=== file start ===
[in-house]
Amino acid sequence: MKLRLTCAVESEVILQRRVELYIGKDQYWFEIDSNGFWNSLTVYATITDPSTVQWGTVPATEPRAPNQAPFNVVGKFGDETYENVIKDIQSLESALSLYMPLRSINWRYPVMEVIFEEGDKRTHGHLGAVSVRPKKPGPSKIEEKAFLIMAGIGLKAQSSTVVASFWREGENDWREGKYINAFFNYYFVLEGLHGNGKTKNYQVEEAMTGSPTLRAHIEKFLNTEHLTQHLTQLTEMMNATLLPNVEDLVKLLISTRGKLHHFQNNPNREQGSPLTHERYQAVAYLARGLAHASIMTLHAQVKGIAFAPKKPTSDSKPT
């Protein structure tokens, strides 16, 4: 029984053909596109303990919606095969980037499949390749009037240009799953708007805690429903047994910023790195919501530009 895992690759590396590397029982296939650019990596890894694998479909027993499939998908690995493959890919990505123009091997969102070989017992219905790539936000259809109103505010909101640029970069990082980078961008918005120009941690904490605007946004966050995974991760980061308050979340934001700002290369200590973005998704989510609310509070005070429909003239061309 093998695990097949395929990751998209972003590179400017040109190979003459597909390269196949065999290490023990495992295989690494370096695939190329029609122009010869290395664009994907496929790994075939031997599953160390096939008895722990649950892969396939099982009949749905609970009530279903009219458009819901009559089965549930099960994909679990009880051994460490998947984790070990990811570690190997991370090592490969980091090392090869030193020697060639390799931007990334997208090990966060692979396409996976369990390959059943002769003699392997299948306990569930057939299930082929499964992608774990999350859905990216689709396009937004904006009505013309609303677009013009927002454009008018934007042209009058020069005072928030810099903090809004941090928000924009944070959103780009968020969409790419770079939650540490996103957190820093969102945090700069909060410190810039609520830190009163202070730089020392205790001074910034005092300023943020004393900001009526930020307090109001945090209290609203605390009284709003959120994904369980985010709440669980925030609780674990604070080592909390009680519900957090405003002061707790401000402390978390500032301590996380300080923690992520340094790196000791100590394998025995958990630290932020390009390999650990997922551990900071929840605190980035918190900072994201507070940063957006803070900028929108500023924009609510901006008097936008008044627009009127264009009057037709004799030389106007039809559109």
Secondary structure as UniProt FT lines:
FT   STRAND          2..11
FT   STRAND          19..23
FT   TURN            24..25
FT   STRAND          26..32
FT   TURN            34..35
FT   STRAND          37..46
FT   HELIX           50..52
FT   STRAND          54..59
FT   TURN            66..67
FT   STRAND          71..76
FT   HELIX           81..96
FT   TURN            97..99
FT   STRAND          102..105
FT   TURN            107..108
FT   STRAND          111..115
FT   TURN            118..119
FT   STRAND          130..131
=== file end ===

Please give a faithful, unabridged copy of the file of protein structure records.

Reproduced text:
[in-house]
Amino acid sequence: MKLRLTCAVESEVILQRRVELYIGKDQYWFEIDSNGFWNSLTVYATITDPSTVQWGTVPATEPRAPNQAPFNVVGKFGDETYENVIKDIQSLESALSLYMPLRSINWRYPVMEVIFEEGDKRTHGHLGAVSVRPKKPGPSKIEEKAFLIMAGIGLKAQSSTVVASFWREGENDWREGKYINAFFNYYFVLEGLHGNGKTKNYQVEEAMTGSPTLRAHIEKFLNTEHLTQHLTQLTEMMNATLLPNVEDLVKLLISTRGKLHHFQNNPNREQGSPLTHERYQAVAYLARGLAHASIMTLHAQVKGIAFAPKKPTSDSKPT
């Protein structure tokens, strides 16, 4: 029984053909596109303990919606095969980037499949390749009037240009799953708007805690429903047994910023790195919501530009 895992690759590396590397029982296939650019990596890894694998479909027993499939998908690995493959890919990505123009091997969102070989017992219905790539936000259809109103505010909101640029970069990082980078961008918005120009941690904490605007946004966050995974991760980061308050979340934001700002290369200590973005998704989510609310509070005070429909003239061309 093998695990097949395929990751998209972003590179400017040109190979003459597909390269196949065999290490023990495992295989690494370096695939190329029609122009010869290395664009994907496929790994075939031997599953160390096939008895722990649950892969396939099982009949749905609970009530279903009219458009819901009559089965549930099960994909679990009880051994460490998947984790070990990811570690190997991370090592490969980091090392090869030193020697060639390799931007990334997208090990966060692979396409996976369990390959059943002769003699392997299948306990569930057939299930082929499964992608774990999350859905990216689709396009937004904006009505013309609303677009013009927002454009008018934007042209009058020069005072928030810099903090809004941090928000924009944070959103780009968020969409790419770079939650540490996103957190820093969102945090700069909060410190810039609520830190009163202070730089020392205790001074910034005092300023943020004393900001009526930020307090109001945090209290609203605390009284709003959120994904369980985010709440669980925030609780674990604070080592909390009680519900957090405003002061707790401000402390978390500032301590996380300080923690992520340094790196000791100590394998025995958990630290932020390009390999650990997922551990900071929840605190980035918190900072994201507070940063957006803070900028929108500023924009609510901006008097936008008044627009009127264009009057037709004799030389106007039809559109």
Secondary structure as UniProt FT lines:
FT   STRAND          2..11
FT   STRAND          19..23
FT   TURN            24..25
FT   STRAND          26..32
FT   TURN            34..35
FT   STRAND          37..46
FT   HELIX           50..52
FT   STRAND          54..59
FT   TURN            66..67
FT   STRAND          71..76
FT   HELIX           81..96
FT   TURN            97..99
FT   STRAND          102..105
FT   TURN            107..108
FT   STRAND          111..115
FT   TURN            118..119
FT   STRAND          130..131